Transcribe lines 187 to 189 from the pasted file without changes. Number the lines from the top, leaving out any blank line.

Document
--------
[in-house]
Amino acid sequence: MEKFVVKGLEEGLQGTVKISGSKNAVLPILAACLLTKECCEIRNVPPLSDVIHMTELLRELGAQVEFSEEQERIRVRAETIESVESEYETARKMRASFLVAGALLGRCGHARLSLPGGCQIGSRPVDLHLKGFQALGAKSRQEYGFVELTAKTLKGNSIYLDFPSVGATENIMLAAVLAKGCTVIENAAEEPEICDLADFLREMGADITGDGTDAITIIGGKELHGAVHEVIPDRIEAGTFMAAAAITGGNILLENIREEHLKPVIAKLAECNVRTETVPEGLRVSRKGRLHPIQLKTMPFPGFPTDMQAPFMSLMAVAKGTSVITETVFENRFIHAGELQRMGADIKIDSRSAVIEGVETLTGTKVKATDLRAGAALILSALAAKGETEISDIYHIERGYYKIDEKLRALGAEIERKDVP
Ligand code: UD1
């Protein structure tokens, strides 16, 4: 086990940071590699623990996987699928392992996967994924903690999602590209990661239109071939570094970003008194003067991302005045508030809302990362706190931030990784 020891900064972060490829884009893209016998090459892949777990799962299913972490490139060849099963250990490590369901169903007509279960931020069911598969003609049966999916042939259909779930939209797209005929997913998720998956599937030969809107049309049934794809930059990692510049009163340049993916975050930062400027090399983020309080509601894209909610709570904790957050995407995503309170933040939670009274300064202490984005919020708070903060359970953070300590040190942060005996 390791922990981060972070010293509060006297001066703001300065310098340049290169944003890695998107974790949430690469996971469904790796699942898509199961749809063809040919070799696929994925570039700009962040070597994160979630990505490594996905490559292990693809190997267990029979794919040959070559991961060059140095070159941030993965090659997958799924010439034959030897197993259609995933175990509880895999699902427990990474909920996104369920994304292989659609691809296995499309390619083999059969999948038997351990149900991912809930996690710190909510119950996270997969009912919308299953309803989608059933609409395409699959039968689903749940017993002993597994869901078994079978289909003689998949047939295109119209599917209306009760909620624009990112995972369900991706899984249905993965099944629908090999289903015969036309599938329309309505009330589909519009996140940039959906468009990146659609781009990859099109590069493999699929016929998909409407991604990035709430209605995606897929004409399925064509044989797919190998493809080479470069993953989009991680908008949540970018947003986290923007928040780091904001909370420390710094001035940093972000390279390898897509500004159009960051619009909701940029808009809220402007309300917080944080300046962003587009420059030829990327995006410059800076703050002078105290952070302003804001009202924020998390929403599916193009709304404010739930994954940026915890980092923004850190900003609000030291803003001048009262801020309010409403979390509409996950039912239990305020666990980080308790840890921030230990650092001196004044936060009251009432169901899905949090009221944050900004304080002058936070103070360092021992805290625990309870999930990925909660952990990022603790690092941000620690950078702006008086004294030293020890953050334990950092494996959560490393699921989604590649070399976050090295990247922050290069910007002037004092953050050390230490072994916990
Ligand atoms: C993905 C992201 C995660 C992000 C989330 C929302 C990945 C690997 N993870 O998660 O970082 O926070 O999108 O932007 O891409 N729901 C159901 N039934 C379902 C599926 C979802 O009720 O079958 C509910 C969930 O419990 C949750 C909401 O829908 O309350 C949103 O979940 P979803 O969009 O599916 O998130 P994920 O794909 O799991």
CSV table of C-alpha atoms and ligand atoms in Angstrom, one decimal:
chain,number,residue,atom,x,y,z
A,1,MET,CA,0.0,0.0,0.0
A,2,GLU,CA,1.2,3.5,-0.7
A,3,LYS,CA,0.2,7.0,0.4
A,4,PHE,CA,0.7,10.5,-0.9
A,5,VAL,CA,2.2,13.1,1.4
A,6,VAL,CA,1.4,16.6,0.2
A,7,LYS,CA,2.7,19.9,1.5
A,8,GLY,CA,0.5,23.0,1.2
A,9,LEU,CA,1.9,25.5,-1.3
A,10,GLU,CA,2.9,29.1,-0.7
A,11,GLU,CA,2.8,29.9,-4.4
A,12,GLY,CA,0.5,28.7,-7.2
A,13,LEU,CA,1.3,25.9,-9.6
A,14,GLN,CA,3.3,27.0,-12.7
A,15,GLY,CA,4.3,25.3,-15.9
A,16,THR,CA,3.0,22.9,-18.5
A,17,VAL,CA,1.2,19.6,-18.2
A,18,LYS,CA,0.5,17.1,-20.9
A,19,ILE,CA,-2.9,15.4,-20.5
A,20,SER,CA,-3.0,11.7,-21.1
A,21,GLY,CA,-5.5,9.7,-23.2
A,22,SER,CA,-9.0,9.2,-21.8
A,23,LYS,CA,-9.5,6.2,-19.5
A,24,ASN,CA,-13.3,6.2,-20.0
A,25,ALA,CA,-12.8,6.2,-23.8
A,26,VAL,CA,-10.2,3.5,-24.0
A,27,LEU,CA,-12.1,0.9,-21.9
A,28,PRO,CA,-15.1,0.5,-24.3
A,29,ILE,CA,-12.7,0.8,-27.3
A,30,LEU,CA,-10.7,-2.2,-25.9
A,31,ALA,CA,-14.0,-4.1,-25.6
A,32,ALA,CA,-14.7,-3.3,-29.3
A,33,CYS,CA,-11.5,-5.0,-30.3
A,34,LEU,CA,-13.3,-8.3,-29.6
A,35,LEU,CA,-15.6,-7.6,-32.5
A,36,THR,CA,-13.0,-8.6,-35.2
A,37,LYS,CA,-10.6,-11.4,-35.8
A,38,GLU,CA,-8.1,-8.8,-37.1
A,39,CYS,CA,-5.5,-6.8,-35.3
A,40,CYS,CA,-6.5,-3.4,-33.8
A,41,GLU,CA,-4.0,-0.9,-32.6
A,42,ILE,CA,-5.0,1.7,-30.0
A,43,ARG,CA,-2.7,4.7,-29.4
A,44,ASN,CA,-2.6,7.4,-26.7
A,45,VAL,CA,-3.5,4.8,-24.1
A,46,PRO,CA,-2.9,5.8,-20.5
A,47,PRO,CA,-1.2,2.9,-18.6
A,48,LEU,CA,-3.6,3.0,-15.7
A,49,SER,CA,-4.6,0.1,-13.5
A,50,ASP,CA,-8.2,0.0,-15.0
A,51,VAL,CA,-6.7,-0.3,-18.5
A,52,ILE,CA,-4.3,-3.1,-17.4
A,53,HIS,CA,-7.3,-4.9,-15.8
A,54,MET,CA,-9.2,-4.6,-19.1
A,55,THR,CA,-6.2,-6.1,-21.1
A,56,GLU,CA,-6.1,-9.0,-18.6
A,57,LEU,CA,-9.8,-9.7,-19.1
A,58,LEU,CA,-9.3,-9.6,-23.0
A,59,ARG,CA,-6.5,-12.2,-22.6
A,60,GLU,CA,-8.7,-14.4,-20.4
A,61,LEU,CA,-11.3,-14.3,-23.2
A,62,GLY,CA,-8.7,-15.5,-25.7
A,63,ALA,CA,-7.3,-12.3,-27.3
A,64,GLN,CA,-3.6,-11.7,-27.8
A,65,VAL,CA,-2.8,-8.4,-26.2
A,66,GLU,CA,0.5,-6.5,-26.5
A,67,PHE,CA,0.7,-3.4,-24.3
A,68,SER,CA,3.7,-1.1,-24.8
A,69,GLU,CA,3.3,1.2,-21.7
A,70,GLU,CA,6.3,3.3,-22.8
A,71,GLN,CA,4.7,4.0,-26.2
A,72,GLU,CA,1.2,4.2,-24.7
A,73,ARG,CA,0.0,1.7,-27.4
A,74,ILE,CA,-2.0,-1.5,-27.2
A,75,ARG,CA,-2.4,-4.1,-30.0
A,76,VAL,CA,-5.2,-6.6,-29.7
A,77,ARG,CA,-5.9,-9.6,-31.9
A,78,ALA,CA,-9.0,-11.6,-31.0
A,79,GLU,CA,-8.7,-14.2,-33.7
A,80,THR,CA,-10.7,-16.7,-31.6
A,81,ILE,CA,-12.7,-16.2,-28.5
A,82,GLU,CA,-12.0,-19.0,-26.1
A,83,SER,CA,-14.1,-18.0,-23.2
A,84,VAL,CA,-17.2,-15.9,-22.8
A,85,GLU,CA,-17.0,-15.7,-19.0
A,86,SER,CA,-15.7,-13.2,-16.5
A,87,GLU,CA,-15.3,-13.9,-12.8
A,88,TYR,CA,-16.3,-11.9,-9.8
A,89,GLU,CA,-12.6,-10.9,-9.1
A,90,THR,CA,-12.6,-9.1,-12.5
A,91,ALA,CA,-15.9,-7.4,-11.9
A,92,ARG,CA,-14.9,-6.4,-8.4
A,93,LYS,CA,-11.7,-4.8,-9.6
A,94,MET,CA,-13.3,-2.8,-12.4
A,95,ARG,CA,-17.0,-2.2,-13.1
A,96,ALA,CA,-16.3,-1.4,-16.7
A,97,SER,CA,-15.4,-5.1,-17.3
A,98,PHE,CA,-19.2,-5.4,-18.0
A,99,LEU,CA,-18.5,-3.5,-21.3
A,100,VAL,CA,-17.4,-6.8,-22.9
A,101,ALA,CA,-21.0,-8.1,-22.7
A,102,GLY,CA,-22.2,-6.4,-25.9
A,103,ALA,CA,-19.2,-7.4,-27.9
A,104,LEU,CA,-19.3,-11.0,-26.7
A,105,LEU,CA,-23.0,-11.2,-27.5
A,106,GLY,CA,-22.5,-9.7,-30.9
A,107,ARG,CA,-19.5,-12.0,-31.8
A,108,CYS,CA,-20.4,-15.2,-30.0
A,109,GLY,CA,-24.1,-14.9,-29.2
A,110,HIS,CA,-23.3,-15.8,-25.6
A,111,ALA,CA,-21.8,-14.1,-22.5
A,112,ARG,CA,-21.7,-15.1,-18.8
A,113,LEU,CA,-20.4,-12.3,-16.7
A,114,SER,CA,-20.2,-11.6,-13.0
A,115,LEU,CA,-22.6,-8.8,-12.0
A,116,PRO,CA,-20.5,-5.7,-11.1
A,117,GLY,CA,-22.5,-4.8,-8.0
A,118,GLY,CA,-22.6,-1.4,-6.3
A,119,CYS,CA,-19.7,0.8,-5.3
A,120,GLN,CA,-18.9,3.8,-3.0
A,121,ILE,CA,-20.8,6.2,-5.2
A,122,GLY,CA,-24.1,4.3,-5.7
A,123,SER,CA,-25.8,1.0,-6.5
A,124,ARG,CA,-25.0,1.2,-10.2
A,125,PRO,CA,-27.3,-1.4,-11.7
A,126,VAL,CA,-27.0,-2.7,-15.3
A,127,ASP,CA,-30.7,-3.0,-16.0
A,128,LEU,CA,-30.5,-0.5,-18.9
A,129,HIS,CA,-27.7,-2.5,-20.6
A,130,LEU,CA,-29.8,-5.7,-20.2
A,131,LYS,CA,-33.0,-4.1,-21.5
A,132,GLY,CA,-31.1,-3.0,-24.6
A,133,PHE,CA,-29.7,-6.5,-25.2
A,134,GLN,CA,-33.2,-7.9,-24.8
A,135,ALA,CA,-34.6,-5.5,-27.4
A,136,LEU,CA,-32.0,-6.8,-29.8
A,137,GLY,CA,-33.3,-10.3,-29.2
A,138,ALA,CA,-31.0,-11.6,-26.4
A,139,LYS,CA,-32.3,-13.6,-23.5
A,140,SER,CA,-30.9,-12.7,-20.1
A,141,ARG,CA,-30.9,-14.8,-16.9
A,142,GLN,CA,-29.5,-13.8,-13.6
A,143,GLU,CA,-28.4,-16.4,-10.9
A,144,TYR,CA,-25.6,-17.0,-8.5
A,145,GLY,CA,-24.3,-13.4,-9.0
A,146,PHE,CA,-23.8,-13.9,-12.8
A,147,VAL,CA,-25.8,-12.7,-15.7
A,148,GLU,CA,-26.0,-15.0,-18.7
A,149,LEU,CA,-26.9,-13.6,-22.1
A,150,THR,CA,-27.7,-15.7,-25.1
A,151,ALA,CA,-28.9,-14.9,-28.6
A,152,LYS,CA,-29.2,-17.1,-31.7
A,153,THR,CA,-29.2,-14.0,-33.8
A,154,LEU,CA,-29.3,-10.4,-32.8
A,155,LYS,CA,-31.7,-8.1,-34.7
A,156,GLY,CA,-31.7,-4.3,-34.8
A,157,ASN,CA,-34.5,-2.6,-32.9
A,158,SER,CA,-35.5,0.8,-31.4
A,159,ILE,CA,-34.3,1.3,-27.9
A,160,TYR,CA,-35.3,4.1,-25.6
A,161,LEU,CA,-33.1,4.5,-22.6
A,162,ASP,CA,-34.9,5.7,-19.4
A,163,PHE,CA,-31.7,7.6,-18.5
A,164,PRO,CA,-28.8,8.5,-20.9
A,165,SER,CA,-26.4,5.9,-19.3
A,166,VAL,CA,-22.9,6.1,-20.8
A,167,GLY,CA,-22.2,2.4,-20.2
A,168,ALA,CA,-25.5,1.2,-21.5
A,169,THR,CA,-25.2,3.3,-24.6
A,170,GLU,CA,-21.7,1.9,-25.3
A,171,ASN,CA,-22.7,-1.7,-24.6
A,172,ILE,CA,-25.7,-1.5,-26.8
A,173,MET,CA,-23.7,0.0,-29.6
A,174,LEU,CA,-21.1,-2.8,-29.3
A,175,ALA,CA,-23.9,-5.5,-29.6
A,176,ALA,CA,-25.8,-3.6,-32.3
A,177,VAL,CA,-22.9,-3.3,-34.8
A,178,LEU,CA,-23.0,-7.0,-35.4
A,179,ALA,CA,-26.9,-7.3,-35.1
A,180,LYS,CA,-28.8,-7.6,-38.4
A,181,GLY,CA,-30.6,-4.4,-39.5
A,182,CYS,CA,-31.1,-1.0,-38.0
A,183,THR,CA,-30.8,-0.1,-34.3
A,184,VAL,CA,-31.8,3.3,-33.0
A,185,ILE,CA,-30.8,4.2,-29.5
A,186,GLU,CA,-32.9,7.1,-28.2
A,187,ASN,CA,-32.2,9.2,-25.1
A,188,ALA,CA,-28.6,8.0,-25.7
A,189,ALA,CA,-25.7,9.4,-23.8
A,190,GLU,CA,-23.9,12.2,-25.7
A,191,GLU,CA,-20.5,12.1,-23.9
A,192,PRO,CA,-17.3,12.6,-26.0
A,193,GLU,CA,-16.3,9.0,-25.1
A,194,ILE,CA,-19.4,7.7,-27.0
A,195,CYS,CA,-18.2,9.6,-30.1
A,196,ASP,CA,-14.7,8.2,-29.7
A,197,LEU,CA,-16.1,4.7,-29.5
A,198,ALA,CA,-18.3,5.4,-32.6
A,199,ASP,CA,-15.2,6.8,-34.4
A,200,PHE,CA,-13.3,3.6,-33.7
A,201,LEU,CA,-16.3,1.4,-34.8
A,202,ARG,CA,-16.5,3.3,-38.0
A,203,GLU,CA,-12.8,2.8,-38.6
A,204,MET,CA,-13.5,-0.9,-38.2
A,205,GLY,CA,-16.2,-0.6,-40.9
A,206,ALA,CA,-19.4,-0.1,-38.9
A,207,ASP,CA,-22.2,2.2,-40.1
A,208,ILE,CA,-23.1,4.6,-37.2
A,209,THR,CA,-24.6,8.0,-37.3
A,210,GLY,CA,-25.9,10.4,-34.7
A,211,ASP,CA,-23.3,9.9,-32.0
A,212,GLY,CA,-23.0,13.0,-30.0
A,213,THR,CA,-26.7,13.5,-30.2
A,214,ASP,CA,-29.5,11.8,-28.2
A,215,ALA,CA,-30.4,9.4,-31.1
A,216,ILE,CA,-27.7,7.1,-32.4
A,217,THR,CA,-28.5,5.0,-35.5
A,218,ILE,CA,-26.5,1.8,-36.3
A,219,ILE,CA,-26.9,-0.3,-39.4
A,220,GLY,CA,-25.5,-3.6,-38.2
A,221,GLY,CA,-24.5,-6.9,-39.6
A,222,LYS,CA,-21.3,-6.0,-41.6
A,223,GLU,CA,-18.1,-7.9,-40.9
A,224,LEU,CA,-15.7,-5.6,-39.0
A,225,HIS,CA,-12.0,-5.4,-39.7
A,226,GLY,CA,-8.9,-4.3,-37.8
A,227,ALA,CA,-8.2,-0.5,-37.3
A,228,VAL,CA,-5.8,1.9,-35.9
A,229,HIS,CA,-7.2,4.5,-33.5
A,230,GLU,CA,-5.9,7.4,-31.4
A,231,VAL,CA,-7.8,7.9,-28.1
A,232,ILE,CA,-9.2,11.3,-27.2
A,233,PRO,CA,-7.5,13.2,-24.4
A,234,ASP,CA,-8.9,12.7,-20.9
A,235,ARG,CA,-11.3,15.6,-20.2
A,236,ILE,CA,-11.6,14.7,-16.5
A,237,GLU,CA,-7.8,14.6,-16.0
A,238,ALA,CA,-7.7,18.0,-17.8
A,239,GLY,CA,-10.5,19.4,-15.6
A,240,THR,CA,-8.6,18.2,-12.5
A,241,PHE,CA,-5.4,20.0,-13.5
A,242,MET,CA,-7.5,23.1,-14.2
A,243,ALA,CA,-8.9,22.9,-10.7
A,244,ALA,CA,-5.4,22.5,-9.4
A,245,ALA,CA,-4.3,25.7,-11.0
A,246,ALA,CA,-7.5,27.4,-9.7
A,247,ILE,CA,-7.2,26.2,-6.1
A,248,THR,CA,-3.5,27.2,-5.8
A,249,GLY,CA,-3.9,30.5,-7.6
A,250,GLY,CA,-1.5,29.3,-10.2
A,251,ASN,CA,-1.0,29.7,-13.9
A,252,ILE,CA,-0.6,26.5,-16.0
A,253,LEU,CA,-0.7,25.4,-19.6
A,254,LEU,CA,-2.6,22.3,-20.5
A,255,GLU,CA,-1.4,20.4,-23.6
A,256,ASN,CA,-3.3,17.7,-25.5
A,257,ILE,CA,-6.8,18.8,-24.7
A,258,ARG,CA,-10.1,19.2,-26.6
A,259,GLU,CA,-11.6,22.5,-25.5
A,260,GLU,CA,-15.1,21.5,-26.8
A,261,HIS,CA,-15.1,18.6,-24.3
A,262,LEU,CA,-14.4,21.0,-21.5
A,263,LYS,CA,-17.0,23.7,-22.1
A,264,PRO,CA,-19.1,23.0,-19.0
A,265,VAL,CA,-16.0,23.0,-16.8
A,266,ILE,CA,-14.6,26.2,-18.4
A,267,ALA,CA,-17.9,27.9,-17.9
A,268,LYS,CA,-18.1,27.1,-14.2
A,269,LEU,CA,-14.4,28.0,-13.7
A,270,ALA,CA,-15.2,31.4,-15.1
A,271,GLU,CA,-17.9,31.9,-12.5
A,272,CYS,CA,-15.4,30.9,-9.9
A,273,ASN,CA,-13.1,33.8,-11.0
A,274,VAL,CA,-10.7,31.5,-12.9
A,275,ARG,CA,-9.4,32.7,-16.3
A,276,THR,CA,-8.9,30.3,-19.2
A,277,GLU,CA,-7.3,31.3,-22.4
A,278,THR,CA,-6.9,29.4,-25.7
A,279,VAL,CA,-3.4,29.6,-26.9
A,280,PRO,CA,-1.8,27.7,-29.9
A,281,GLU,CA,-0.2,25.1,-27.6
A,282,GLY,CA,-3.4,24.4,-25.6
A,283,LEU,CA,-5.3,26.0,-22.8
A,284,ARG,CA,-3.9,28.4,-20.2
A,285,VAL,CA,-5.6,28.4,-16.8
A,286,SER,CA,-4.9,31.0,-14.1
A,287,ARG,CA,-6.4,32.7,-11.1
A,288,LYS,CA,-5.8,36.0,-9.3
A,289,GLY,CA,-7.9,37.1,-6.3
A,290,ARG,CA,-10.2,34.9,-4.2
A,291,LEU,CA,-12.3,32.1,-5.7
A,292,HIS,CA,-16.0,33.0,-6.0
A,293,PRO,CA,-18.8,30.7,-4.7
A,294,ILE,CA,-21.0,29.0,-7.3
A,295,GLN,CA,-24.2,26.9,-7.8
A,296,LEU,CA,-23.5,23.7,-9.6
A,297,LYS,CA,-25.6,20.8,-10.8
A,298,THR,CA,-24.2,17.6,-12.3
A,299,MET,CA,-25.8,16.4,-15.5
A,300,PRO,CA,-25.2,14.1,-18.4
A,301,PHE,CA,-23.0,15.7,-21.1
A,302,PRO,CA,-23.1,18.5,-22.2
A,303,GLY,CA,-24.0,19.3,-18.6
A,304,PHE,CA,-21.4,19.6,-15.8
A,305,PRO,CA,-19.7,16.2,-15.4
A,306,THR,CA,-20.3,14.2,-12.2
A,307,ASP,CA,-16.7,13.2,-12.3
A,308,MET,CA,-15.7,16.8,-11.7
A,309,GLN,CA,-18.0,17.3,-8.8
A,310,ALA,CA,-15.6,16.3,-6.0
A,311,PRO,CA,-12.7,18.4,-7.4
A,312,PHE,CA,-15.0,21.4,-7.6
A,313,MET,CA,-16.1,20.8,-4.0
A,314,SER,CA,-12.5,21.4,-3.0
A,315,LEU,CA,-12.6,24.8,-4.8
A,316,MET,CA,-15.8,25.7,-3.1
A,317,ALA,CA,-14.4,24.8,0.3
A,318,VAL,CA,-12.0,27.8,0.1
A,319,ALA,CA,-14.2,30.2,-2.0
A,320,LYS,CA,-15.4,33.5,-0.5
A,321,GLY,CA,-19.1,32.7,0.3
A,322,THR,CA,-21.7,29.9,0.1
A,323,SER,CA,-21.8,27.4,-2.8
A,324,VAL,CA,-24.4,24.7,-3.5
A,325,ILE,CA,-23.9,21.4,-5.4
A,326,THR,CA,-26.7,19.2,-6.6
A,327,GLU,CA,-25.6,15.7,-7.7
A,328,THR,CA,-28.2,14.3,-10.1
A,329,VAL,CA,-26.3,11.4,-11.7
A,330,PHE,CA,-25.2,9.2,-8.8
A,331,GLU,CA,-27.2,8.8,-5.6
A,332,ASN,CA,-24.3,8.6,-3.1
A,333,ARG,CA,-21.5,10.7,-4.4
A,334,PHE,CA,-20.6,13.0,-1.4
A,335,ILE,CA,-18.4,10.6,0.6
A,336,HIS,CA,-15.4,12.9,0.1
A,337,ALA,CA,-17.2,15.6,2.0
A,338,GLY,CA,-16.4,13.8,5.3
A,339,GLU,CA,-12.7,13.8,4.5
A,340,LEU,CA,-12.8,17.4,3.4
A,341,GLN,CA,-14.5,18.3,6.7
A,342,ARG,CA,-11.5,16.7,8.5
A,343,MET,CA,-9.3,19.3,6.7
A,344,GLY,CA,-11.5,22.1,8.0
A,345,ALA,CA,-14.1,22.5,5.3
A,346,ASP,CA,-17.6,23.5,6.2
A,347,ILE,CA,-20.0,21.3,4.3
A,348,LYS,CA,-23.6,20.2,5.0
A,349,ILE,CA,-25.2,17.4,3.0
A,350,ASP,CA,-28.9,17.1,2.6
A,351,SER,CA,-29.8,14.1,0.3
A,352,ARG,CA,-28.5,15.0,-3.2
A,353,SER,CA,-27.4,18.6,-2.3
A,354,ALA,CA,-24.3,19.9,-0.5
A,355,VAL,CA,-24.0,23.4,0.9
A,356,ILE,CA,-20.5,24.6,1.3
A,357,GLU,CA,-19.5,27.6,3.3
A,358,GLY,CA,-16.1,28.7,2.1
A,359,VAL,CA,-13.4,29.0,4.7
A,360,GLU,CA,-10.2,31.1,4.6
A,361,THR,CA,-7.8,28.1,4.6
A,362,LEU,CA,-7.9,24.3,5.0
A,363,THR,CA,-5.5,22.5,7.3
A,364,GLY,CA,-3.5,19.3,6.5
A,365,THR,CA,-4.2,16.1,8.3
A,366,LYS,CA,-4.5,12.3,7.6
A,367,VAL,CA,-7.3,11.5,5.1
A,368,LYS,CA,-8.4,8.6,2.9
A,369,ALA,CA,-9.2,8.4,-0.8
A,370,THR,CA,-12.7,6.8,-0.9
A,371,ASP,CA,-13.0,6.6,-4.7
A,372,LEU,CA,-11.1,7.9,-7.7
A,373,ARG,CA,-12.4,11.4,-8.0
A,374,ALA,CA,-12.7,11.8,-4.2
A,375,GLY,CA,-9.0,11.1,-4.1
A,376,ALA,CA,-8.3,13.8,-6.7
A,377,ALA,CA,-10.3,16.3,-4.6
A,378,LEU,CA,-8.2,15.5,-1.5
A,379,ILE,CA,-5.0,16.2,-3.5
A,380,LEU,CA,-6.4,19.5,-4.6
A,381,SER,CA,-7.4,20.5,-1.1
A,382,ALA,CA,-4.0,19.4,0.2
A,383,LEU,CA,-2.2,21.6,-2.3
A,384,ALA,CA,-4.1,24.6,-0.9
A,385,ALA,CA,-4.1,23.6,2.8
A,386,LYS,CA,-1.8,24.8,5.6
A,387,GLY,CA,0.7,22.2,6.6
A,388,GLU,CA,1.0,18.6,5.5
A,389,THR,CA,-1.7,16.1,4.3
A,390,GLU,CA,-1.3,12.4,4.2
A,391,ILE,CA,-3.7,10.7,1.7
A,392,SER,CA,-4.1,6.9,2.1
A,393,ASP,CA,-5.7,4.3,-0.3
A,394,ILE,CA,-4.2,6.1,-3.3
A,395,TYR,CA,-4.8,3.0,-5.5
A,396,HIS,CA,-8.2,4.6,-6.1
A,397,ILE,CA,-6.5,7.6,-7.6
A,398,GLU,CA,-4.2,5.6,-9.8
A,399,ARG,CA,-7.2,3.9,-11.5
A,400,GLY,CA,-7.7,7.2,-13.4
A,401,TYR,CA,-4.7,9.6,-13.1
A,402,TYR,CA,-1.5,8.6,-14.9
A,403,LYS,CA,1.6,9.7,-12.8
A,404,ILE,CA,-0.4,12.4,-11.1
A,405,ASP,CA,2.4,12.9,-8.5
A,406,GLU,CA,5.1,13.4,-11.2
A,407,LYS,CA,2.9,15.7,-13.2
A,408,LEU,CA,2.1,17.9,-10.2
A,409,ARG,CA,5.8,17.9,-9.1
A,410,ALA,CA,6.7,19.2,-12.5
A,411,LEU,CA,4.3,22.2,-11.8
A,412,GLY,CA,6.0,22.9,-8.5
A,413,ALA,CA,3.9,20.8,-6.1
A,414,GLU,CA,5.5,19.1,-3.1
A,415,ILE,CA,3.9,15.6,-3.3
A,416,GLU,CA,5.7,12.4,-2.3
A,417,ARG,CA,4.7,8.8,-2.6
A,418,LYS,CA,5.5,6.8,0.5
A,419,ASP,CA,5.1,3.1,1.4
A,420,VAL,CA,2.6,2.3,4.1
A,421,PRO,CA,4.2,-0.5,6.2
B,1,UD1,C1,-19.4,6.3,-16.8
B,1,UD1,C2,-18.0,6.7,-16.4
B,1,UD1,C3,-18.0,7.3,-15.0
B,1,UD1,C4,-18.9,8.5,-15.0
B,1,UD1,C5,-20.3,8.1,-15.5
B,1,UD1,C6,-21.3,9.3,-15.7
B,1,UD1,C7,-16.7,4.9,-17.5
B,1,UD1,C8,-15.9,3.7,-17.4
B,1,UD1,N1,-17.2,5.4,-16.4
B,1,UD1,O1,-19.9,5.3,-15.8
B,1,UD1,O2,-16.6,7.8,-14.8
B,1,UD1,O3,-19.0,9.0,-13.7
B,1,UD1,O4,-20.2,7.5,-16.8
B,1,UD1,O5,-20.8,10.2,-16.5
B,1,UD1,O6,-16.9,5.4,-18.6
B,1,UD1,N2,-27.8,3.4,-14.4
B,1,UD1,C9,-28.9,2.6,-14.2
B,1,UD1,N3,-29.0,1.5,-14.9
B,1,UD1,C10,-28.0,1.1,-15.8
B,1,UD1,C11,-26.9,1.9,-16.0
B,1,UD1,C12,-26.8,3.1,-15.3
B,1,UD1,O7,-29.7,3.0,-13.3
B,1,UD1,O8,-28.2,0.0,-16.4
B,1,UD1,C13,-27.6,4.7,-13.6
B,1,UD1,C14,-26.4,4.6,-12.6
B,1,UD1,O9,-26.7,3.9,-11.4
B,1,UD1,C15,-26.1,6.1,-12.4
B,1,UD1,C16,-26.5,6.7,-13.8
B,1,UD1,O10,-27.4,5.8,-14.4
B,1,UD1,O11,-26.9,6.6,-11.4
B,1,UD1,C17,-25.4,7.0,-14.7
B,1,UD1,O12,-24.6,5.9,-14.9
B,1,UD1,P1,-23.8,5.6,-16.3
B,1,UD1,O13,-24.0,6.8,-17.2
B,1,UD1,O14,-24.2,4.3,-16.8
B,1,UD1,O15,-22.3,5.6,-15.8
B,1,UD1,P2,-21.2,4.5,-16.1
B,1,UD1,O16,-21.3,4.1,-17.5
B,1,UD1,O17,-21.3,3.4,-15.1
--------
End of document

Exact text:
A,180,LYS,CA,-28.8,-7.6,-38.4
A,181,GLY,CA,-30.6,-4.4,-39.5
A,182,CYS,CA,-31.1,-1.0,-38.0